2. Now reverse direction. Start at the top of your range and slide your pitch downward until you hit your lowest note.

3. Make sure your face and jaw are relaxed and comfortably open while making the siren sound.

4. Repeat the sirens 3-5 times until you feel like your voice is warming up.
Practicing sirens can really begin to stretch your range and gently allow the musculature in your face and neck (as well as your vocal cords) to begin to become accustomed to the sounds you’ll be making while acting.


Whether you have a high or low-pitched voice you can also begin to think about the placement of the sound you’re making. This is separate from the pitch. Placement relates to the physical location in your body where your voice is resonating. For example, if you have a head cold and are all stuffed up, you might sound very frontal, or nasal, since your sinuses are blocked and thus blocking the sound from escaping completely, therefore creating a very frontal resonant sound. If you drop the sound way back to the back of your throat, then you would almost sound like you were swallowing the sounds, creating a very different quality altogether.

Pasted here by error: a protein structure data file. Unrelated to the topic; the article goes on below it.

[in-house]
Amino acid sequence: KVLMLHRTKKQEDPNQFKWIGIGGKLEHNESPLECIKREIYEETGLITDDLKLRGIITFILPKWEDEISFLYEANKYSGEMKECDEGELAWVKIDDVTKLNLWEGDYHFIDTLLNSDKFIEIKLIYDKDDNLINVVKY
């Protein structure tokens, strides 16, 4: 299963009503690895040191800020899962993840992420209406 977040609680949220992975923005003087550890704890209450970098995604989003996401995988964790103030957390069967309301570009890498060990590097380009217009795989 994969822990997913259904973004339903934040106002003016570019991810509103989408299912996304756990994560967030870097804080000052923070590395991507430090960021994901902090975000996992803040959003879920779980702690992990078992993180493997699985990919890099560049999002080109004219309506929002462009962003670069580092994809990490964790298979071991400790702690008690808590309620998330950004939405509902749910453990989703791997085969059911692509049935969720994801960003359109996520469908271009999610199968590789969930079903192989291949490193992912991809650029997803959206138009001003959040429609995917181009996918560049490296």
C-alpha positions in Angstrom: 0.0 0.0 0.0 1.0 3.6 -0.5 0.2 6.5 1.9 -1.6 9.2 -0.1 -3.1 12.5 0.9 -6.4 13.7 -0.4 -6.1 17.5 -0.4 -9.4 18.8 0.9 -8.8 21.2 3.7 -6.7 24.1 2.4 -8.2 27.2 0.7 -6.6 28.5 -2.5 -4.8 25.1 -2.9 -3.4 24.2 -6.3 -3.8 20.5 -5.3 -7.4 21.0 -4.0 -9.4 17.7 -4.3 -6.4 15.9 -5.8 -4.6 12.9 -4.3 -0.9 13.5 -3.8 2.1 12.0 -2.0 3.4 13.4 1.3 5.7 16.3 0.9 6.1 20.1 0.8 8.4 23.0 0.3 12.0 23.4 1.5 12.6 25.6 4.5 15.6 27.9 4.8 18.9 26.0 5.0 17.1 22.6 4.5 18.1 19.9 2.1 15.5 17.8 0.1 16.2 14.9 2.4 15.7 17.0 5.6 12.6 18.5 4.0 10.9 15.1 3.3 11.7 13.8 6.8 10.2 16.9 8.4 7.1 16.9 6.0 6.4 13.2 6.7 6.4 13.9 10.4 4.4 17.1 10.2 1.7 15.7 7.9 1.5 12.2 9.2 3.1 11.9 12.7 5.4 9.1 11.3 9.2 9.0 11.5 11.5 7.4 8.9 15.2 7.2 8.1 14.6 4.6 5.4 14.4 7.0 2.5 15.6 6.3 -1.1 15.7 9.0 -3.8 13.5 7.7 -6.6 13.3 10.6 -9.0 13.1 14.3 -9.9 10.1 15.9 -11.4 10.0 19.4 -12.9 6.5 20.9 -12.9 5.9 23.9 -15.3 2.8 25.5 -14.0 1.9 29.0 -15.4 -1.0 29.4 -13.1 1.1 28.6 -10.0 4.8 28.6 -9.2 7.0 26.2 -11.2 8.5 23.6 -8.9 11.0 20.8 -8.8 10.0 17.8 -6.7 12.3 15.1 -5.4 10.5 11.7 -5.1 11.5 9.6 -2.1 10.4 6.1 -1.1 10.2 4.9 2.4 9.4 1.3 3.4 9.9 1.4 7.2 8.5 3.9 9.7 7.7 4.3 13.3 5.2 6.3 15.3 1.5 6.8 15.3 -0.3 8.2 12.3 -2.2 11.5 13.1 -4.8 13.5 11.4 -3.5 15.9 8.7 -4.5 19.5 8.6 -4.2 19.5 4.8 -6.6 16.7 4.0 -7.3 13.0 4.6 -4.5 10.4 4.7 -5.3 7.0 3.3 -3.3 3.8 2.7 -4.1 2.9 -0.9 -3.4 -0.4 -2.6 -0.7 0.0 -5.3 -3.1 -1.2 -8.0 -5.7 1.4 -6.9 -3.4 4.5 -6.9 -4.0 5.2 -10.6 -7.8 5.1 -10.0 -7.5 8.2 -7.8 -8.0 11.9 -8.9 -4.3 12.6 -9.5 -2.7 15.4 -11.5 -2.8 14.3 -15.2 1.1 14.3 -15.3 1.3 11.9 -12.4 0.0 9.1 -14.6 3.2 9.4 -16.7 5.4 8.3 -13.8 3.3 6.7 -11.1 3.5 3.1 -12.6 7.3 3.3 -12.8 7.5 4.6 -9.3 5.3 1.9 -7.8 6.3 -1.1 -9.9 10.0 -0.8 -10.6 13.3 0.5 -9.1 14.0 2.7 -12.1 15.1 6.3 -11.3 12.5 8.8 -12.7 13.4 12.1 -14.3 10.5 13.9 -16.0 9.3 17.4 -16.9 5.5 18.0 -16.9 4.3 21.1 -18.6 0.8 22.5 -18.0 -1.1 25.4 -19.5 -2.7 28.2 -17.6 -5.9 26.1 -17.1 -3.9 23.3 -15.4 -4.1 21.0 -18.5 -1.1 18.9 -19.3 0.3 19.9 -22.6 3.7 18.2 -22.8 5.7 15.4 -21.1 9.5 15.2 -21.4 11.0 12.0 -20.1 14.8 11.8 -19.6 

Begin to play around with extremely frontal, a mid-range placement as well as a back placed sound. This is something that you can bring into your work and begin to pick and choose where certain voices you create will be placed and where others will lie instead. [Should this be a new exercise to help develop awareness of where you’re placing your voice?]



Remember, Caffeine May Not be a Good Thing for Your VO Session!

REMINDER: Sure, who doesn't like a stimulus and pick-me-up delivered in a tasty beverage like coffee, tea or a soft drink. But when you're getting ready for a VO session, that caffeine can have the unwanted side effect of drying out your vocal chords. So be aware of the effects before hitting the booth. An herbal tea can be a wonderful substitute and still maintain the lubrication necessary to keep your vocal chords moist and healthy.




Green Apples

REMINDER: One of the most useful things that I use to keep clicks down when I'm vocally smacky in the booth is to bite into a green apple (Granny Smith not Golden Delicious). I think the pH balance in the apple does something to the saliva to keep your mouth moist without being wet sounding.